Bone conduction hearing aids are the only non-surgical devices used for conductive hearing loss. However, they are impractical for lifelong use since they require close contact of the transducer with the head skin, causing skin erosion and discomfort. Bone conduction hearing implants and active middle ear implants do not present these issues; however, they require surgery and can sometimes cause problems in the skin surrounding the devices. This study aimed to develop a new bone conduction hearing device that does not exert pressure on the skin or require surgery.
Our device modified a piezoelectric element by using the skin of a pinna as one of the two electrodes of a conventional piezoelectric device. We compared the sound transmission of a speaker, a conventional piezoelectric device, or the new device to the guinea pig cochlea, a physiological sound transducer to the auditory nerve, in normal and air-conductive hearing loss conditions.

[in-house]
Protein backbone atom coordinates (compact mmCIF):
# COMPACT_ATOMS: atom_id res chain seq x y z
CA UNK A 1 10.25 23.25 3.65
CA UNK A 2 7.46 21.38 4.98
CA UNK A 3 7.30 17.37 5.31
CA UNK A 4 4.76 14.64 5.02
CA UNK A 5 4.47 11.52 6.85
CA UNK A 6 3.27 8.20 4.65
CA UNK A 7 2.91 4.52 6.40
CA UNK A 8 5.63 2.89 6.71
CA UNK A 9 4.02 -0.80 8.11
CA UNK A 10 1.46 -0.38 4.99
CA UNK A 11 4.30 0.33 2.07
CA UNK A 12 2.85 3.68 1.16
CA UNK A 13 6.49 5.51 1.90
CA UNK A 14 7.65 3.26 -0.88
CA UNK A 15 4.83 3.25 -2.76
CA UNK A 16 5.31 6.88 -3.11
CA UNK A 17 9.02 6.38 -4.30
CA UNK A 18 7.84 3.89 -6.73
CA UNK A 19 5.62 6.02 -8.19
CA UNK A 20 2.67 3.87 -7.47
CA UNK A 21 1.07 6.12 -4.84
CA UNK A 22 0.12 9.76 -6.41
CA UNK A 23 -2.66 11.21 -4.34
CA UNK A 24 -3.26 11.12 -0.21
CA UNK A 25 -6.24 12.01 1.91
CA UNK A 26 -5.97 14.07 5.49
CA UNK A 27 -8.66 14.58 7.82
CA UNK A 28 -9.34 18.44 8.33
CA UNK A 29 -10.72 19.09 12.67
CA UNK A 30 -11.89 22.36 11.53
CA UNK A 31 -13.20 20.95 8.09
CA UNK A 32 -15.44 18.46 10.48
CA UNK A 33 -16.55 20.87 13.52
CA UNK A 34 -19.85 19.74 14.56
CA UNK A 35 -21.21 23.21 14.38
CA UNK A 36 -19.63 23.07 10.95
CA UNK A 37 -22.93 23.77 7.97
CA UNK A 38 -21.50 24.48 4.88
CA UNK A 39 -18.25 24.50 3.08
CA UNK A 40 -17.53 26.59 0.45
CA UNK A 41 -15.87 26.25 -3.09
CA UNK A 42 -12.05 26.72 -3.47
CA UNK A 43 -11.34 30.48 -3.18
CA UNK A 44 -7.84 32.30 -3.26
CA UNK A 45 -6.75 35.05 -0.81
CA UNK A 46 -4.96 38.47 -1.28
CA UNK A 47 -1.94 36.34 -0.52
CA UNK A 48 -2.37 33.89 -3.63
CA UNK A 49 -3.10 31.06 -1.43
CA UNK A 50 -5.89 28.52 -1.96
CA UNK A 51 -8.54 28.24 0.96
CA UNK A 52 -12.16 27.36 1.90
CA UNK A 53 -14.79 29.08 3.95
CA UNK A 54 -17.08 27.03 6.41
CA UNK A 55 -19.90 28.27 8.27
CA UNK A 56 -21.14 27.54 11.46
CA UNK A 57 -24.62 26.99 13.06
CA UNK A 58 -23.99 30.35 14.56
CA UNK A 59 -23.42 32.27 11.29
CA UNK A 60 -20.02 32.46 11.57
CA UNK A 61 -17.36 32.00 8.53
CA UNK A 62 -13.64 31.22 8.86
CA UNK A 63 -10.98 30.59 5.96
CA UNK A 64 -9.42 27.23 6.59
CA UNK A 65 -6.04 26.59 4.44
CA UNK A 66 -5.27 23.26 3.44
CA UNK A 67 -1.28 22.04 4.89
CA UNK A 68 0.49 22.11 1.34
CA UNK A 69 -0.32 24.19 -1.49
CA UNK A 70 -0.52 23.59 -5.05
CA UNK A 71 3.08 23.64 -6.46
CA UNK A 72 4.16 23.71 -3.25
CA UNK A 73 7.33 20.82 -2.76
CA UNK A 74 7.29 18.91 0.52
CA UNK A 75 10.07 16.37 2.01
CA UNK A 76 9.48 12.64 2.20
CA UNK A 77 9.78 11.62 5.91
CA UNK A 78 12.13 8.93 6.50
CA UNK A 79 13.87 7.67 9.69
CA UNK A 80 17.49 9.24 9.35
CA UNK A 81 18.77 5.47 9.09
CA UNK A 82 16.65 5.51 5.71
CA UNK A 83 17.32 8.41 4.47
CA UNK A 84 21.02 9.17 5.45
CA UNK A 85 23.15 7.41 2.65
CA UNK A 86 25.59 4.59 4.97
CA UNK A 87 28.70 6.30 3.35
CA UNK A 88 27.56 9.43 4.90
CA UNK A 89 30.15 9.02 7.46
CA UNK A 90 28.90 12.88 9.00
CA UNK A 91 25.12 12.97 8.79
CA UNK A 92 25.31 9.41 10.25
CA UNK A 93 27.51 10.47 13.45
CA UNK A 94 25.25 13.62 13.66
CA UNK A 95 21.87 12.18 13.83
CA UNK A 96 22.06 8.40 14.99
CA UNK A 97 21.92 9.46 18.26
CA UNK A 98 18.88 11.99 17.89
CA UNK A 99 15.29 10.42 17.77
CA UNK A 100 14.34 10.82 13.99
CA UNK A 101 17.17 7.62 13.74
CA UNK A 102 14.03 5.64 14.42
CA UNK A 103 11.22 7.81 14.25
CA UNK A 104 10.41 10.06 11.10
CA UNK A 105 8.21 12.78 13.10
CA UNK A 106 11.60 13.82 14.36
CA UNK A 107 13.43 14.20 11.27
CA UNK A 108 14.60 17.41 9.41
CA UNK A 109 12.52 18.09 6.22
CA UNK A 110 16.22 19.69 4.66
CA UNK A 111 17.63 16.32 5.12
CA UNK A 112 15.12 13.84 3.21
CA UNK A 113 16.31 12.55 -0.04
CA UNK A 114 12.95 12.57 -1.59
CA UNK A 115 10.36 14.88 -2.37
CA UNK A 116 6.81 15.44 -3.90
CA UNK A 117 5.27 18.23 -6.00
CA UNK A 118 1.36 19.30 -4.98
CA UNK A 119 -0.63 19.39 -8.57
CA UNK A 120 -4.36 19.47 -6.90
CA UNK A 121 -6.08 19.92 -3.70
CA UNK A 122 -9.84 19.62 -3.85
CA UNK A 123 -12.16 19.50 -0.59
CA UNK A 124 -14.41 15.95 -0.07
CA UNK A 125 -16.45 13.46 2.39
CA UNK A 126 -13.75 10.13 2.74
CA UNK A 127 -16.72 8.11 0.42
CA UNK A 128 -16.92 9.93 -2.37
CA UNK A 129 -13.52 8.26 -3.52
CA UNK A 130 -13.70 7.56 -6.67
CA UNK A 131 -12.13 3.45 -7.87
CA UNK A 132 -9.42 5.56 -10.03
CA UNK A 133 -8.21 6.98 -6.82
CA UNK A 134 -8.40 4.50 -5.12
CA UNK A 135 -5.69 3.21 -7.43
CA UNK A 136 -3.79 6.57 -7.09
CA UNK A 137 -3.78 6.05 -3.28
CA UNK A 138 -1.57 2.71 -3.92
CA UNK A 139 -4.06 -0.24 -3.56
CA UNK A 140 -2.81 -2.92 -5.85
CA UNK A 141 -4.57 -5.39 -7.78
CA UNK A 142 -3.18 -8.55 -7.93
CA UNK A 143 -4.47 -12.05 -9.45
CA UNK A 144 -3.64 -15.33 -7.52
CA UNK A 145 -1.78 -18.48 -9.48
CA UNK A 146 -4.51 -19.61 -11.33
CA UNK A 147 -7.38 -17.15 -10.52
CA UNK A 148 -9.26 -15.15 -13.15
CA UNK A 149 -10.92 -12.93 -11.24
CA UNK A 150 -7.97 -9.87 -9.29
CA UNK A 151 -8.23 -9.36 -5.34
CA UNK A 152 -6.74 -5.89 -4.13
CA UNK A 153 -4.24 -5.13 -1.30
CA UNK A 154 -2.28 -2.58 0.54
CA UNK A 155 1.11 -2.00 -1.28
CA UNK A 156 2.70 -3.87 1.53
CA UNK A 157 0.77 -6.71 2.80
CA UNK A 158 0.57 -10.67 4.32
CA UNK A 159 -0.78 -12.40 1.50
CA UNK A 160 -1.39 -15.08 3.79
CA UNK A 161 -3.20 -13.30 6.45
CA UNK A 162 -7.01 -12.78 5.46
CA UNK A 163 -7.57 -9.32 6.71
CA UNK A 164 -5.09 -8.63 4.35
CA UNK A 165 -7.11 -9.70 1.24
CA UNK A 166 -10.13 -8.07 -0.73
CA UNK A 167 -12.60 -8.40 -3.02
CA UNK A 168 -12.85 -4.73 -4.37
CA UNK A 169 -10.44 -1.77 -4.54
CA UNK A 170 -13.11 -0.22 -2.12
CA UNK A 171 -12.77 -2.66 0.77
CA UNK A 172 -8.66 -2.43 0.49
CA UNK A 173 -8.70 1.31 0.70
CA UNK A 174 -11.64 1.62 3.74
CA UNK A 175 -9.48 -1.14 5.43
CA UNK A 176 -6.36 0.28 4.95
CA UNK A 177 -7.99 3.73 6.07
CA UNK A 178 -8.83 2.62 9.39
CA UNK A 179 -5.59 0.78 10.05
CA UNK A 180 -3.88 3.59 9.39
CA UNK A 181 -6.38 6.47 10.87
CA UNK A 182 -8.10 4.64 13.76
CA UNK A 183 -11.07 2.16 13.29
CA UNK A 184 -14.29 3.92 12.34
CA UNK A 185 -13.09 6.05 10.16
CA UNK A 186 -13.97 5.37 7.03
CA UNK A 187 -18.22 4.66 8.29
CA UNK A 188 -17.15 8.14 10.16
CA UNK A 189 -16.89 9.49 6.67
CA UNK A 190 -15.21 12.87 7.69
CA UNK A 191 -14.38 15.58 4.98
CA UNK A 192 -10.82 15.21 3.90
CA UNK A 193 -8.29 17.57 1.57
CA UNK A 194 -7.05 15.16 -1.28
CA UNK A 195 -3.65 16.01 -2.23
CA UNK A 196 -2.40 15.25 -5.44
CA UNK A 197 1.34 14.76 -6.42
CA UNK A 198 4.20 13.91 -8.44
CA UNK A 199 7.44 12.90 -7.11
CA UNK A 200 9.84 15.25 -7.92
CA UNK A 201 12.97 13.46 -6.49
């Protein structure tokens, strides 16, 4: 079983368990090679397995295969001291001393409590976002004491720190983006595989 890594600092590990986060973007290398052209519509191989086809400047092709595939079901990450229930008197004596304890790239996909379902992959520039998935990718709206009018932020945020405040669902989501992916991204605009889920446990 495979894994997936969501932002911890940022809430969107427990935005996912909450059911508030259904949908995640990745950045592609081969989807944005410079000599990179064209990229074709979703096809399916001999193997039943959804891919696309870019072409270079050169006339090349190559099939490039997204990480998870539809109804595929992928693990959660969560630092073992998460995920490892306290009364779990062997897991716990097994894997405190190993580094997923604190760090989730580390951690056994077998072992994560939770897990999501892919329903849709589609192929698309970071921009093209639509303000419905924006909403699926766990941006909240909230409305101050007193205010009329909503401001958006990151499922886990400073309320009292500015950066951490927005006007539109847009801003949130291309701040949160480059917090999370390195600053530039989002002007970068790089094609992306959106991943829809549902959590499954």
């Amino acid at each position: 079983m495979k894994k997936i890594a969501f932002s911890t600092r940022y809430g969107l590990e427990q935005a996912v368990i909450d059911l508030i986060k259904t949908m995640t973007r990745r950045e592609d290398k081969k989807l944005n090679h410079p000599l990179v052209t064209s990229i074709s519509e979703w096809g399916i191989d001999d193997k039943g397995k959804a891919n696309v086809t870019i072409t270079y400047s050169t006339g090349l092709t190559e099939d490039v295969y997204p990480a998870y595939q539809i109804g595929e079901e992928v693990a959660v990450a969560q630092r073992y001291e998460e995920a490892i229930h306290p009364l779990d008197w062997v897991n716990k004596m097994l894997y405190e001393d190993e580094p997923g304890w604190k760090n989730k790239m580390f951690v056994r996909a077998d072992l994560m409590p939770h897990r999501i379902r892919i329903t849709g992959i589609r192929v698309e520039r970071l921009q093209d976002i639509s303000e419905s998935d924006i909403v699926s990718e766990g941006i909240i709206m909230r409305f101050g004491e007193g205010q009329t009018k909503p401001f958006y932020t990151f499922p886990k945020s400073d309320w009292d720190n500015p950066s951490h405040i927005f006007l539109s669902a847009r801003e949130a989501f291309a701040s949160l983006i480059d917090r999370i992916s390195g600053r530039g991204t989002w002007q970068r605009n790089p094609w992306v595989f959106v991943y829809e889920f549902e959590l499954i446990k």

The novel device transmitted sound to the cochlea even after causing air-conductive hearing loss. Moreover, its bone conduction was more efficient than the speaker and the conventional piezoelectric device.
In conclusion, we developed a novel type of bone conduction device that efficiently transmits sound to the cochlea by skipping the external auditory canal, tympanic membrane, and middle ear ossicles. In addition, this device does not exert pressure on the skin, which can result in skin damage, an adverse effect of a conventional bone conduction hearing aid. Therefore, our novel hearing device can be used as a substitute for current bone conduction hearing devices.